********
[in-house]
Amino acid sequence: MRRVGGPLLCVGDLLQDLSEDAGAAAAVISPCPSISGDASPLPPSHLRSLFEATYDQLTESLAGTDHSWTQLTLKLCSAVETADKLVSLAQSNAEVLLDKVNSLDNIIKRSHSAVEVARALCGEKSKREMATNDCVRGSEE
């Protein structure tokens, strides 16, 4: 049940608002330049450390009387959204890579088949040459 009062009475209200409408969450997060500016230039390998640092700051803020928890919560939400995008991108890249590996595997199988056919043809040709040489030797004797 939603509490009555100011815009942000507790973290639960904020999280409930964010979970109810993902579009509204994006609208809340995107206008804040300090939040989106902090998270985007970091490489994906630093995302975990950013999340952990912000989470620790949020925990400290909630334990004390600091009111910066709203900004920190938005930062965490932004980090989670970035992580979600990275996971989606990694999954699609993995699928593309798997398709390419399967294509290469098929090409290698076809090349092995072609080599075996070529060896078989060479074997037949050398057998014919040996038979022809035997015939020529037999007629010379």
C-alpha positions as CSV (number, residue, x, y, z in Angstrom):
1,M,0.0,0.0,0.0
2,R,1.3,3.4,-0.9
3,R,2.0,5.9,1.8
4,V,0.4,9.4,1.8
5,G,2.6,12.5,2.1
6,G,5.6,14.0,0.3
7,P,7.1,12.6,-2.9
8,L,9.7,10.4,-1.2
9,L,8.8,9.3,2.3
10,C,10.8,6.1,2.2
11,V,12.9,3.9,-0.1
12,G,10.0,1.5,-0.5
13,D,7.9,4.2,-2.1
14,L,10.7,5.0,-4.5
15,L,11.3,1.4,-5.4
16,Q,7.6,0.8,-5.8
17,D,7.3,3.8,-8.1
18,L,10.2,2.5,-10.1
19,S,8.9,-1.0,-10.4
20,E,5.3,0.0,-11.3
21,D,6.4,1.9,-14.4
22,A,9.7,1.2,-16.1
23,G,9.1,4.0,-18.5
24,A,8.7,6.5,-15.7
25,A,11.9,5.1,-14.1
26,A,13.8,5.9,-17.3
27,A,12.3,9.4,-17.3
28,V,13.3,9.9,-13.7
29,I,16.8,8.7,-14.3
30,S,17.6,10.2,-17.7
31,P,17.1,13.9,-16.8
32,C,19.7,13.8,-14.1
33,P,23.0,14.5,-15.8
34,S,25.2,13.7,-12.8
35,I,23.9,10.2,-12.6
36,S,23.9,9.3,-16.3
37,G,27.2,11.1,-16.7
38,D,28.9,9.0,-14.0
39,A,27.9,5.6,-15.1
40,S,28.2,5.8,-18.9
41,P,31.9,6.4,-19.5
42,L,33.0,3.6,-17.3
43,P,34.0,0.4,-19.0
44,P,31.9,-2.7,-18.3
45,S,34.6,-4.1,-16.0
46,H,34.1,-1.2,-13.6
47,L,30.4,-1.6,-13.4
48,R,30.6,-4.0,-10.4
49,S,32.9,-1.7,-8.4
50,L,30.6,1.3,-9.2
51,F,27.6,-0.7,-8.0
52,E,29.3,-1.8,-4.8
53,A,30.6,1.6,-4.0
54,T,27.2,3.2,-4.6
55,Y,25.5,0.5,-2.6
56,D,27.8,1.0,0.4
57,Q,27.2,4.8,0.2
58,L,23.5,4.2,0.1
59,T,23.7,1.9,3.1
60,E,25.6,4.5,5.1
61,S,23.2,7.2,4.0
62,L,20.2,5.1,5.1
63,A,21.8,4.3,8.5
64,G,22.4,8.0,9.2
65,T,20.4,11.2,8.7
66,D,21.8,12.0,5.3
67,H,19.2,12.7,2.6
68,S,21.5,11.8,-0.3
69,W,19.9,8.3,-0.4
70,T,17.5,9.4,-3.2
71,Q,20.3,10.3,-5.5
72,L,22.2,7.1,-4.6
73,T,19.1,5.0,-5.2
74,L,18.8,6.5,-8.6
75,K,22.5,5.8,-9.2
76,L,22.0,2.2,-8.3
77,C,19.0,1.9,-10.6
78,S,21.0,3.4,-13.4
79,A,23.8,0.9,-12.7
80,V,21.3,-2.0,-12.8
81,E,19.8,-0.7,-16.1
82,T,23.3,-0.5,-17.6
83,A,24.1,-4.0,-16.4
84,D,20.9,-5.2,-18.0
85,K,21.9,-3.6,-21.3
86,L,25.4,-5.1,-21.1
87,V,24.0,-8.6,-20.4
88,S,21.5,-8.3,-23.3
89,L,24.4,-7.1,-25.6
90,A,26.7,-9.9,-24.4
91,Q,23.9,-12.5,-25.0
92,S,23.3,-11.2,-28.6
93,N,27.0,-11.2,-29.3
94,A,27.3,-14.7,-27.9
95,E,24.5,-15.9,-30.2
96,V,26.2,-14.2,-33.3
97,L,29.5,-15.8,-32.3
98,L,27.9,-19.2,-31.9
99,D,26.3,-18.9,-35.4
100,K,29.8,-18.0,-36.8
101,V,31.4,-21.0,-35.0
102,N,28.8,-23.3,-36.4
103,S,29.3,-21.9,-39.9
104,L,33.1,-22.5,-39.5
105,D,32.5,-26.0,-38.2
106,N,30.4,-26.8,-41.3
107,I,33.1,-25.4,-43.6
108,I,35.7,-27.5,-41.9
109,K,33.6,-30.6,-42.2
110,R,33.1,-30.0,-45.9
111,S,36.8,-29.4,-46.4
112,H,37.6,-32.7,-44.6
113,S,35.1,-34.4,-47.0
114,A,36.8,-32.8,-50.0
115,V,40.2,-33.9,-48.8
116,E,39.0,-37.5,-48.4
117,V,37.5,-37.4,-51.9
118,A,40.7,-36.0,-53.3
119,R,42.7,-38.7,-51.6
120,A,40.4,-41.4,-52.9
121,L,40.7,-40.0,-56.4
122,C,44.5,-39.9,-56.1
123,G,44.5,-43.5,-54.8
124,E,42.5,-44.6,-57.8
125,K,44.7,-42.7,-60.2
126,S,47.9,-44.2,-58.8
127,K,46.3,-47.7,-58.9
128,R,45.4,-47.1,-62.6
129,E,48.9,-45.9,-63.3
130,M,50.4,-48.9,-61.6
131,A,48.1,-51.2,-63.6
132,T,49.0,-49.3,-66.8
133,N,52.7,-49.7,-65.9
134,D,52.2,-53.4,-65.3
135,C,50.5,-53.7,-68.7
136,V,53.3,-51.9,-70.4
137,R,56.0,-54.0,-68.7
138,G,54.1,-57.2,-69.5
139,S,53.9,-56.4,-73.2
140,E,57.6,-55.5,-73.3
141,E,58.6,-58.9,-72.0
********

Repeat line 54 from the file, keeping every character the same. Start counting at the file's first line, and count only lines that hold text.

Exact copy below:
50,L,30.6,1.3,-9.2